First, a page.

Narrative of the Life of Frederick Douglass, an American Slave, Written by Himself | Critical Essay by Lisa Sisco

This literature criticism consists of approximately 52 pages of analysis & critique of Narrative of the Life of Frederick Douglass, an American Slave, Written by Himself.
This section contains 15,599 words
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Critical Essay by Lisa Sisco

SOURCE: Sisco, Lisa. “‘Writing in the Spaces Left’: Literacy as a Process of Becoming in the Narratives of Frederick Douglass.” American Transcendental Quarterly 9, no. 3 (September 1995): 195-227.

In the following essay, Sisco discusses Douglass's ambivalent feelings towards literacy, and his struggle to find an acceptable narrative voice in his works. Sisco also examines Douglass's search for a new identity in post-Civil War America.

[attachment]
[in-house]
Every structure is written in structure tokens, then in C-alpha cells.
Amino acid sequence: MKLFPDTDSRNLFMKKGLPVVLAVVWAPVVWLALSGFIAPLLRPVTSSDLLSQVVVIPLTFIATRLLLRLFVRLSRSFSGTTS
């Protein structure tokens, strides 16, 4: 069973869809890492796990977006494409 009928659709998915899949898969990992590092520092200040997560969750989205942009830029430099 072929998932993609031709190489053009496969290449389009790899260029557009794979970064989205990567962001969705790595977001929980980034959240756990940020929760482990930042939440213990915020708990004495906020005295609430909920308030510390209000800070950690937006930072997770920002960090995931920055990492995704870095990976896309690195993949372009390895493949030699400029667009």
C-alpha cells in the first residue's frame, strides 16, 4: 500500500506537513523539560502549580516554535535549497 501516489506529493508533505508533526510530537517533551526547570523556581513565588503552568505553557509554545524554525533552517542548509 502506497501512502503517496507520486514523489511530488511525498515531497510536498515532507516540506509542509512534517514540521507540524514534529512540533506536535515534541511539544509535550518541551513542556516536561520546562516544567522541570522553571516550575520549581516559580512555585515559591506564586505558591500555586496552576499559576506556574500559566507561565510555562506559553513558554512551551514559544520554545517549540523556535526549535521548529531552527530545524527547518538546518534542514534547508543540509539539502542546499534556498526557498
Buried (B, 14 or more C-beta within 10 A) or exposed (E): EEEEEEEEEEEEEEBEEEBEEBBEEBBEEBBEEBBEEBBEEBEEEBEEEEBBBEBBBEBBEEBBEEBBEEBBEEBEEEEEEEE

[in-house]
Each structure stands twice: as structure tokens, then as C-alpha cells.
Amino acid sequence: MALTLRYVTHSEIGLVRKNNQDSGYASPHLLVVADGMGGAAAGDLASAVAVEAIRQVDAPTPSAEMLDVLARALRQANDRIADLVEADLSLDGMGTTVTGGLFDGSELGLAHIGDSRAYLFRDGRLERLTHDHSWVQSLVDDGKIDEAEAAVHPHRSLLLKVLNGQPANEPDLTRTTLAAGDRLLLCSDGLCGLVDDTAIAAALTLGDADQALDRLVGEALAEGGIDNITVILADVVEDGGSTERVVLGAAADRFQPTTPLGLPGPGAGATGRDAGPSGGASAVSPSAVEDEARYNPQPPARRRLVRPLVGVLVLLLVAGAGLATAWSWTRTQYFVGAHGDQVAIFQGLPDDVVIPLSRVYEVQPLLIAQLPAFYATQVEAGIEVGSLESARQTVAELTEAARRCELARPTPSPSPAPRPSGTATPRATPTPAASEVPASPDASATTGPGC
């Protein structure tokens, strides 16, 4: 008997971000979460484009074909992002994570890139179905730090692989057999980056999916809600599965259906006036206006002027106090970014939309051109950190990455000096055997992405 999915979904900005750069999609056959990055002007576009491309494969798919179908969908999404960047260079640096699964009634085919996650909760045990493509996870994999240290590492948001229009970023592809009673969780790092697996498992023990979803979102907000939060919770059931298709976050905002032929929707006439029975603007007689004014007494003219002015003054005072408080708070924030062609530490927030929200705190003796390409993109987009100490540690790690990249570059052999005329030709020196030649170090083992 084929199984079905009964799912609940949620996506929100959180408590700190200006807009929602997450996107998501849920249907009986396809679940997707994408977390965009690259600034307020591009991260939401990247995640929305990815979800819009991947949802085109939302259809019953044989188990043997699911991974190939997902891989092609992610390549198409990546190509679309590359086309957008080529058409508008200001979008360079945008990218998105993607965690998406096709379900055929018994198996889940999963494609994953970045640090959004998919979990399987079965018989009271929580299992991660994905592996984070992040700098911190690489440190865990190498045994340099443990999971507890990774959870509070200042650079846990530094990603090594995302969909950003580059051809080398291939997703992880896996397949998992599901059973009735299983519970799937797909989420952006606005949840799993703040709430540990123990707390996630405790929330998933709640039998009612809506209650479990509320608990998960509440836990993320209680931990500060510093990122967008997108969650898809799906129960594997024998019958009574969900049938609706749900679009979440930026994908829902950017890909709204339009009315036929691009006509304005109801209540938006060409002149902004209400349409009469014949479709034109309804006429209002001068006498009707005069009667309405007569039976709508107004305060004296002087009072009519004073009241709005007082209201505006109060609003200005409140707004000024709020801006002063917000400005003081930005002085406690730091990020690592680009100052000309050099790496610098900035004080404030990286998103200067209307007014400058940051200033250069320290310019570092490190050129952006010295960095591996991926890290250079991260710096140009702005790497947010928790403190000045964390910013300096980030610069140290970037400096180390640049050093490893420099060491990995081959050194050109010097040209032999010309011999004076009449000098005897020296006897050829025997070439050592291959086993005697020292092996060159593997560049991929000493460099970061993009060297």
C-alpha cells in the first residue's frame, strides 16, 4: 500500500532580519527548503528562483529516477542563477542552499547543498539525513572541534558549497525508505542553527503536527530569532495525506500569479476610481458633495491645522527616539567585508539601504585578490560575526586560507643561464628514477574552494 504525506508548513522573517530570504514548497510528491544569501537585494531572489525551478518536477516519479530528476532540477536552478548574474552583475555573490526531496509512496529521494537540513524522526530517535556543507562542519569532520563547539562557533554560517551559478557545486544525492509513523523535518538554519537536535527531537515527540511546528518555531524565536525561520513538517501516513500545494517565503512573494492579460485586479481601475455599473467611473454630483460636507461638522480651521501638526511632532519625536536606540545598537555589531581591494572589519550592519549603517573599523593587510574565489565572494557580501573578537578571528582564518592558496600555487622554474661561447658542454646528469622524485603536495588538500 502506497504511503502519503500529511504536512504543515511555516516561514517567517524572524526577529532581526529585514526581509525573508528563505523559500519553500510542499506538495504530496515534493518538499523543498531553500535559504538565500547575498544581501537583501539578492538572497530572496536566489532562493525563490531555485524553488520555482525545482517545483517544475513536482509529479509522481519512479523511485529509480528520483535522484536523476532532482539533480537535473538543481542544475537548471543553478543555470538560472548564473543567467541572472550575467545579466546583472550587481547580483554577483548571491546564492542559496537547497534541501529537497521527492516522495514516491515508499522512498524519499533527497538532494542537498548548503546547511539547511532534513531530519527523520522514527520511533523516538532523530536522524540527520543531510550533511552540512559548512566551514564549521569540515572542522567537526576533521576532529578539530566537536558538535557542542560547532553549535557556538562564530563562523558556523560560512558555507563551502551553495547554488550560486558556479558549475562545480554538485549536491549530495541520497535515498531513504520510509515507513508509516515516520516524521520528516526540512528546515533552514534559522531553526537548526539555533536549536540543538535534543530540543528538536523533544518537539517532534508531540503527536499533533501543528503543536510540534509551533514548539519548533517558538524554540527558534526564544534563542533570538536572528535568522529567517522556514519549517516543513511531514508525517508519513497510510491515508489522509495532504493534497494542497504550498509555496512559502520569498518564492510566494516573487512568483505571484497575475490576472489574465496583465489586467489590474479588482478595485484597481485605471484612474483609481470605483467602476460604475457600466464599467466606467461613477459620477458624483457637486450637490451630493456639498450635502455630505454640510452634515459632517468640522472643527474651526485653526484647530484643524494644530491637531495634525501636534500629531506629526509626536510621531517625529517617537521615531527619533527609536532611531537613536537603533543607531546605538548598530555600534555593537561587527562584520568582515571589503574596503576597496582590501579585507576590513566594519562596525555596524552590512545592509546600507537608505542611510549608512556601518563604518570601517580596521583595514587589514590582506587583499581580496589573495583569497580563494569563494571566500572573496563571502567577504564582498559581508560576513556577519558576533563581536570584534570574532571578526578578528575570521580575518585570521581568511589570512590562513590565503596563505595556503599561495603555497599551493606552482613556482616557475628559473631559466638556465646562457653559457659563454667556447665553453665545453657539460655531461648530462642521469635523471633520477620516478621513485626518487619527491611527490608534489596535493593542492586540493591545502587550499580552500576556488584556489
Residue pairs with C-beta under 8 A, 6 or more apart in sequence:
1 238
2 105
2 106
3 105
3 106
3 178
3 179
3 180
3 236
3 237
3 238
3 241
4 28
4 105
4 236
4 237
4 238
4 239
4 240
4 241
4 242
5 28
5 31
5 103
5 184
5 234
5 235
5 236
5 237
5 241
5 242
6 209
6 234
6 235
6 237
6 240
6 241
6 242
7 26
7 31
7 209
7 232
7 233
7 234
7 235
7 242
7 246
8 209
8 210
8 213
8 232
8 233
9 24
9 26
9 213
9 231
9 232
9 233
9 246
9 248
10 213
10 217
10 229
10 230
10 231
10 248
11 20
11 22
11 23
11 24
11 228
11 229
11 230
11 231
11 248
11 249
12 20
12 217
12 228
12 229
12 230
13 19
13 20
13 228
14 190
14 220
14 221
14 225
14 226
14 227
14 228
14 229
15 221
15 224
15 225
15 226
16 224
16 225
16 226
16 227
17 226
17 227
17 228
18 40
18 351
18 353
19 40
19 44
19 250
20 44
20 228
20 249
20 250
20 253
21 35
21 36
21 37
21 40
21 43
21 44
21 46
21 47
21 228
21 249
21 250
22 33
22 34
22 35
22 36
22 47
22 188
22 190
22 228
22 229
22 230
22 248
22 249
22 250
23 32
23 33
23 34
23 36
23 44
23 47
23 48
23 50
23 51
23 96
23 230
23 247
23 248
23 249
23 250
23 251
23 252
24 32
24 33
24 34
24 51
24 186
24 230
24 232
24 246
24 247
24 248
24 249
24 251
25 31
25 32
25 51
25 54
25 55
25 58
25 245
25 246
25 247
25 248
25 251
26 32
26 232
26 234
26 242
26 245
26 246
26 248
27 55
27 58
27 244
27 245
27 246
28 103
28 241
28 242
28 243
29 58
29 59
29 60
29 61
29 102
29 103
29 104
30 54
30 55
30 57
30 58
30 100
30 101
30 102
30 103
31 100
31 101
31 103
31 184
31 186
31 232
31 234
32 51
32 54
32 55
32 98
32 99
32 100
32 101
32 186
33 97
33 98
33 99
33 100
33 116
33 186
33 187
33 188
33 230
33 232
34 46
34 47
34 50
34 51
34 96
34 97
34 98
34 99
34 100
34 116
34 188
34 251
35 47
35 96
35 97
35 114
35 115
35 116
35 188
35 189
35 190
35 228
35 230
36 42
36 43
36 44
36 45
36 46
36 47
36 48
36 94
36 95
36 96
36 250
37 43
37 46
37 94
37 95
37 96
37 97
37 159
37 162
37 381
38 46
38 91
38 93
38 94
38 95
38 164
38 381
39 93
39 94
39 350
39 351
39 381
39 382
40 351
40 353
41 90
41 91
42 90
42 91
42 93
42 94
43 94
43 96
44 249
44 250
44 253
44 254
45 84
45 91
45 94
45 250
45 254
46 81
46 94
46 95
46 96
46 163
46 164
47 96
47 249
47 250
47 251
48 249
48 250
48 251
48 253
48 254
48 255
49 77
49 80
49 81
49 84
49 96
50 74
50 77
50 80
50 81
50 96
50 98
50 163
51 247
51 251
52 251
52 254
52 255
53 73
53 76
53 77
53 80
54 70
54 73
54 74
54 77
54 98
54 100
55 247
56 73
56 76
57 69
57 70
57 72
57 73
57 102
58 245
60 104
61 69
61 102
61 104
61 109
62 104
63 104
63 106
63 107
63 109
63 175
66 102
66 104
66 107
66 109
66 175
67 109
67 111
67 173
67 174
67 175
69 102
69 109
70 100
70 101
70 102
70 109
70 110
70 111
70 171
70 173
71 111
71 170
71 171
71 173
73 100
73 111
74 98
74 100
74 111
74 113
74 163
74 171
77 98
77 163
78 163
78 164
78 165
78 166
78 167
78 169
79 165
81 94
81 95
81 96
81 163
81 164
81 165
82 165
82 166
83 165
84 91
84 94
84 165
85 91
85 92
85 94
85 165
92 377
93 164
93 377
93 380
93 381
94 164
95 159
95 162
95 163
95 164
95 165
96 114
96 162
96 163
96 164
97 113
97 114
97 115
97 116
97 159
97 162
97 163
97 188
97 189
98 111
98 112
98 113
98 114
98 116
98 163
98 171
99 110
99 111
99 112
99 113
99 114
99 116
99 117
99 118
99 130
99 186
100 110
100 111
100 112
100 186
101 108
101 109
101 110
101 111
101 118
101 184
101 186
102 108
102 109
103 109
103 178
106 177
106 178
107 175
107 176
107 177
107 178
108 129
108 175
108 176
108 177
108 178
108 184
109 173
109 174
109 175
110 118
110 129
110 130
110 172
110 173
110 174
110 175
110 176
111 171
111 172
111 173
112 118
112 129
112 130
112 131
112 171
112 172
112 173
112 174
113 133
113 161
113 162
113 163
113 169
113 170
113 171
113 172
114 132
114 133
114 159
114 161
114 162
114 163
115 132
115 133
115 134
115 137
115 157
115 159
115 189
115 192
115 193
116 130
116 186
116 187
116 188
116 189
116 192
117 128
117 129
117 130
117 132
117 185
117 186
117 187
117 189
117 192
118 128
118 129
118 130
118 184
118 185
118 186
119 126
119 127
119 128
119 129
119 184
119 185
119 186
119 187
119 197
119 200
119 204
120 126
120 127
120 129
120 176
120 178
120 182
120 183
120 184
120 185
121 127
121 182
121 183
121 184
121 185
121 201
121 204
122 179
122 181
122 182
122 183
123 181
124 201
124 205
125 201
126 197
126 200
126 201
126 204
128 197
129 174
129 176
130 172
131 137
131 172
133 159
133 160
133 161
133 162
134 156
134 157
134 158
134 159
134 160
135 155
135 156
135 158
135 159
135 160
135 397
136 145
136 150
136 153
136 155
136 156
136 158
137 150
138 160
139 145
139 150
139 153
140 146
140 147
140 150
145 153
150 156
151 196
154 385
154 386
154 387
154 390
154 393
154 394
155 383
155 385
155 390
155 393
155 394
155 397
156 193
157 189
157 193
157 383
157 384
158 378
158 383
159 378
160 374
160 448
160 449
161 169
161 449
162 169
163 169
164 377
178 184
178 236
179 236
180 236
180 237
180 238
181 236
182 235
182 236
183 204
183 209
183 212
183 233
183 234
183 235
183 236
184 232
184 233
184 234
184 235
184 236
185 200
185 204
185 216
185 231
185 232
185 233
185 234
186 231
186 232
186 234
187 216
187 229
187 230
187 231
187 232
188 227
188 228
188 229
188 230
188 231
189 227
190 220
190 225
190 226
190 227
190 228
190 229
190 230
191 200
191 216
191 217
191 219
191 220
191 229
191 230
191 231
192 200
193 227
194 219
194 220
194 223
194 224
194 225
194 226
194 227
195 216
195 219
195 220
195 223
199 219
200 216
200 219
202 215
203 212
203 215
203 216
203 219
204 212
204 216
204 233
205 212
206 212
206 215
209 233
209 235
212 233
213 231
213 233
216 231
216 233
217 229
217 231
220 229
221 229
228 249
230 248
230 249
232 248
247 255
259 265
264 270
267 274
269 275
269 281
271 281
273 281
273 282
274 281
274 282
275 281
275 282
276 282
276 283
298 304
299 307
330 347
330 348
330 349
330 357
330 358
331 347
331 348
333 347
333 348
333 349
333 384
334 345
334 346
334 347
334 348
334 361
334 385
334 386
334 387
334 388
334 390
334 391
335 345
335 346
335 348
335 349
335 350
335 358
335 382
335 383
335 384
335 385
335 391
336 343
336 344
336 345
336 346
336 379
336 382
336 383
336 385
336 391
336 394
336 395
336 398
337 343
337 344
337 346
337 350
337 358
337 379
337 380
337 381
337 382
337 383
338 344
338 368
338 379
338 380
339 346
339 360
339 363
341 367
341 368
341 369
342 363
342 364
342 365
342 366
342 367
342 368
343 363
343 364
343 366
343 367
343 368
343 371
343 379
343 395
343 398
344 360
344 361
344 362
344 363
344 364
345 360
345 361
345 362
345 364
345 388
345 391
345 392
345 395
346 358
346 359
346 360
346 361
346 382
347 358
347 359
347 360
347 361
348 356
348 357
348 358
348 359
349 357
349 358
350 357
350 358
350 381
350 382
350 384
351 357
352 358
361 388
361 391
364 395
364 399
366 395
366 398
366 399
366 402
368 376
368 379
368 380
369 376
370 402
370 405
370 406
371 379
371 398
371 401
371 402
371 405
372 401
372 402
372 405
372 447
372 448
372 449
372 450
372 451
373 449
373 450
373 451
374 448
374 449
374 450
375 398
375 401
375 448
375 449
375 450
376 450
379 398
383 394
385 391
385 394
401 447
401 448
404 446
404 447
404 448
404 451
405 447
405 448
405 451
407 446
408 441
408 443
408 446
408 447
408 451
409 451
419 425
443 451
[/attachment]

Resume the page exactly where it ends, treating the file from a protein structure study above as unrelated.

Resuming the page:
In a vague, sentimental way, we love books inordinately, even though we do not know how to read them, for we know that books are the gateway to the forbidden world. Any black man who can read a book is a hero to us. And we are joyful when we hear a black man speak like a book. The people who say how the world is run, who have fires in winter...

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This section contains 15,599 words
(approx. 52 pages at 300 words per page)
Buy the Critical Essay by Lisa Sisco